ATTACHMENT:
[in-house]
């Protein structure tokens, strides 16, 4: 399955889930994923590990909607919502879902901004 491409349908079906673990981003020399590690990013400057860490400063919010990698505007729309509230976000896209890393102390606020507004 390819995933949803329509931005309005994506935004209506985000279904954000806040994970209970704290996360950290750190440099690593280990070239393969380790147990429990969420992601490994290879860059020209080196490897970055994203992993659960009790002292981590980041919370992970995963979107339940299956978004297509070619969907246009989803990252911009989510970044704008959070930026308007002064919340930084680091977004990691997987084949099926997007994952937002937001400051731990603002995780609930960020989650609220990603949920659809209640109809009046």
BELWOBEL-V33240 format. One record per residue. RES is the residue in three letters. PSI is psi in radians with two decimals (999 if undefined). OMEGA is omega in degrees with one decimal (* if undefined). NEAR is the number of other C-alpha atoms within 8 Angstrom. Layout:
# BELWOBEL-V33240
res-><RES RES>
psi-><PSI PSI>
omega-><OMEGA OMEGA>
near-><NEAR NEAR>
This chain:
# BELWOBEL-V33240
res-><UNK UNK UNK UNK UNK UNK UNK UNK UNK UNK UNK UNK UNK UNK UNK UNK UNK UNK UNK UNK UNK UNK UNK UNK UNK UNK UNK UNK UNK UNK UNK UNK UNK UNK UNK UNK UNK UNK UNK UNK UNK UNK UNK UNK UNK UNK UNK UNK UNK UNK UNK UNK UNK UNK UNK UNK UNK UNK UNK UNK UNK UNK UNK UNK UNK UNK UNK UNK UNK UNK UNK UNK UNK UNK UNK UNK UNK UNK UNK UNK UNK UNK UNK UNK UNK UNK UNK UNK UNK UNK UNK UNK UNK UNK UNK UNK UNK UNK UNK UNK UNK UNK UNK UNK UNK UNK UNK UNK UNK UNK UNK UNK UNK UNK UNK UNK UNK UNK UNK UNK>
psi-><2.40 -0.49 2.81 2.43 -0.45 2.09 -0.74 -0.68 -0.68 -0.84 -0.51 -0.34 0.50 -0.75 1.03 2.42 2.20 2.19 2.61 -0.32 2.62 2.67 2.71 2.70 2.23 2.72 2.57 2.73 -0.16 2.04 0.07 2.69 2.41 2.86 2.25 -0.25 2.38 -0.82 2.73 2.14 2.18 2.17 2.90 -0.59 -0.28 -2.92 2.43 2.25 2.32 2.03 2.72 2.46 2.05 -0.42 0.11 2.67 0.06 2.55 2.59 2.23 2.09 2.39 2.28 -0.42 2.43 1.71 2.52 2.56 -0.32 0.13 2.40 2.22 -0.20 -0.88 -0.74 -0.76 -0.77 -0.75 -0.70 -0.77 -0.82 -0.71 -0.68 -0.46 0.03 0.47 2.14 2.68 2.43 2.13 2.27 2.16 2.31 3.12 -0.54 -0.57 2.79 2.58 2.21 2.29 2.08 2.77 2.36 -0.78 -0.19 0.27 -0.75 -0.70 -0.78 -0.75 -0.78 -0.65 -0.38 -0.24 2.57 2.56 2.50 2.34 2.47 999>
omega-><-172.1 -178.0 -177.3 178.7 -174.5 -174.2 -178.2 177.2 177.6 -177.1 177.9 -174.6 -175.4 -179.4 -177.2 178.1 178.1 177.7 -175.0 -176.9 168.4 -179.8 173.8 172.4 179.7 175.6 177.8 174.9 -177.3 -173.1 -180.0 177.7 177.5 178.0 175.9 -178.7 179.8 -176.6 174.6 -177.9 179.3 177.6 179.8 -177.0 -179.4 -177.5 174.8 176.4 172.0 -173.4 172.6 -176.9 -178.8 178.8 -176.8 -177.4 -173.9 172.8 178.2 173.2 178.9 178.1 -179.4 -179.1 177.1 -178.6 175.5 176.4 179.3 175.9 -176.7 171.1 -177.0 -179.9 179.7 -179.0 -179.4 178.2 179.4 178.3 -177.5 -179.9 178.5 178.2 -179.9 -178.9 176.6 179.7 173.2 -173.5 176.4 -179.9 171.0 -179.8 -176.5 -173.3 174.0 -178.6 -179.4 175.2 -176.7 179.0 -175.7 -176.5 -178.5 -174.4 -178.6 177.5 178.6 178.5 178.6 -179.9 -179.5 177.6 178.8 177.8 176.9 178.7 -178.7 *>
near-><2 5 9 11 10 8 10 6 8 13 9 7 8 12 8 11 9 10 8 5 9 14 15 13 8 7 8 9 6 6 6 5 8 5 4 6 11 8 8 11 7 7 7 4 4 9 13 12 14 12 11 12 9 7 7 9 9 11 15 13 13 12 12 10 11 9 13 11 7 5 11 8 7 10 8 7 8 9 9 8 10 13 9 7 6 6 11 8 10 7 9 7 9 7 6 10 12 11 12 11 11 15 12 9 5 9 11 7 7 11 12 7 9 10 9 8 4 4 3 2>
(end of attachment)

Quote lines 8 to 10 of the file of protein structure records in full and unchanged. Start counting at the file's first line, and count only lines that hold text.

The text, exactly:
near-><NEAR NEAR>
This chain:
# BELWOBEL-V33240